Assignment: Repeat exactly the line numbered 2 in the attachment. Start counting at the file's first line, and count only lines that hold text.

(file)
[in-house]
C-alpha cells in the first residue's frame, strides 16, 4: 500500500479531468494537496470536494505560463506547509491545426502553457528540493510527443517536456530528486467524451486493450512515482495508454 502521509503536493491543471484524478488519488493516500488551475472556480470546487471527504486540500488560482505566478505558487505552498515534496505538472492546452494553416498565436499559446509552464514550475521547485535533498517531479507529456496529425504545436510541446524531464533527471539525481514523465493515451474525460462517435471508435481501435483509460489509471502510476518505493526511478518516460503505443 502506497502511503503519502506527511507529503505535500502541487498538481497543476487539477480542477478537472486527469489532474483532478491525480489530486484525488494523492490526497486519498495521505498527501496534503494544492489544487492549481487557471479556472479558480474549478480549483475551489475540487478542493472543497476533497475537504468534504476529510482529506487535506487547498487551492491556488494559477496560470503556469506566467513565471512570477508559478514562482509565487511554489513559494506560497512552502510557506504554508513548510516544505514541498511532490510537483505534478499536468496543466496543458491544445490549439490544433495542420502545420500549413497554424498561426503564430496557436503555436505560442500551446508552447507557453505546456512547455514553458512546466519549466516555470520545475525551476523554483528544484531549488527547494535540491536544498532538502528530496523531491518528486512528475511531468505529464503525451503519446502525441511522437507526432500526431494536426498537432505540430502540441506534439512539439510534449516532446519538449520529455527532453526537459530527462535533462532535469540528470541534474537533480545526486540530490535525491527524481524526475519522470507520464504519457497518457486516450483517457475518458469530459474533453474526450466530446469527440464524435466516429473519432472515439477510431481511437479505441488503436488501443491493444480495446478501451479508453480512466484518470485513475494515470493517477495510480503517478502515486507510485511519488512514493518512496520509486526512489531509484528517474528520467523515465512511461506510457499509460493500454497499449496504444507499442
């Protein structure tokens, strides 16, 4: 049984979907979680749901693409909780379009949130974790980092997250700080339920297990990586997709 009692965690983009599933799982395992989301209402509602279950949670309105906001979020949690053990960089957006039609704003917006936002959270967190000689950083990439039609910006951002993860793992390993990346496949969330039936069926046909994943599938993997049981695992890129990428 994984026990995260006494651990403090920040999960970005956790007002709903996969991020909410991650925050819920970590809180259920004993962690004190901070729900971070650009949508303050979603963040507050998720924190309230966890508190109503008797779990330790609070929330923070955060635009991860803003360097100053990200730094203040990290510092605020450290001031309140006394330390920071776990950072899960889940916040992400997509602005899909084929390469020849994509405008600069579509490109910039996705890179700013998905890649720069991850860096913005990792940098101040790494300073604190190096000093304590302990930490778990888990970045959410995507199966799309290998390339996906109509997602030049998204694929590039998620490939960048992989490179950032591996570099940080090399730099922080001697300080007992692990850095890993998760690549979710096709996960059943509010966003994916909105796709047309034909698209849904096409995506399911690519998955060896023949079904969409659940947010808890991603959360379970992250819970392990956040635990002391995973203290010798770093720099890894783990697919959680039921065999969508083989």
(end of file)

C-alpha cells in the first residue's frame, strides 16, 4: 500500500479531468494537496470536494505560463506547509491545426502553457528540493510527443517536456530528486467524451486493450512515482495508454 502521509503536493491543471484524478488519488493516500488551475472556480470546487471527504486540500488560482505566478505558487505552498515534496505538472492546452494553416498565436499559446509552464514550475521547485535533498517531479507529456496529425504545436510541446524531464533527471539525481514523465493515451474525460462517435471508435481501435483509460489509471502510476518505493526511478518516460503505443 502506497502511503503519502506527511507529503505535500502541487498538481497543476487539477480542477478537472486527469489532474483532478491525480489530486484525488494523492490526497486519498495521505498527501496534503494544492489544487492549481487557471479556472479558480474549478480549483475551489475540487478542493472543497476533497475537504468534504476529510482529506487535506487547498487551492491556488494559477496560470503556469506566467513565471512570477508559478514562482509565487511554489513559494506560497512552502510557506504554508513548510516544505514541498511532490510537483505534478499536468496543466496543458491544445490549439490544433495542420502545420500549413497554424498561426503564430496557436503555436505560442500551446508552447507557453505546456512547455514553458512546466519549466516555470520545475525551476523554483528544484531549488527547494535540491536544498532538502528530496523531491518528486512528475511531468505529464503525451503519446502525441511522437507526432500526431494536426498537432505540430502540441506534439512539439510534449516532446519538449520529455527532453526537459530527462535533462532535469540528470541534474537533480545526486540530490535525491527524481524526475519522470507520464504519457497518457486516450483517457475518458469530459474533453474526450466530446469527440464524435466516429473519432472515439477510431481511437479505441488503436488501443491493444480495446478501451479508453480512466484518470485513475494515470493517477495510480503517478502515486507510485511519488512514493518512496520509486526512489531509484528517474528520467523515465512511461506510457499509460493500454497499449496504444507499442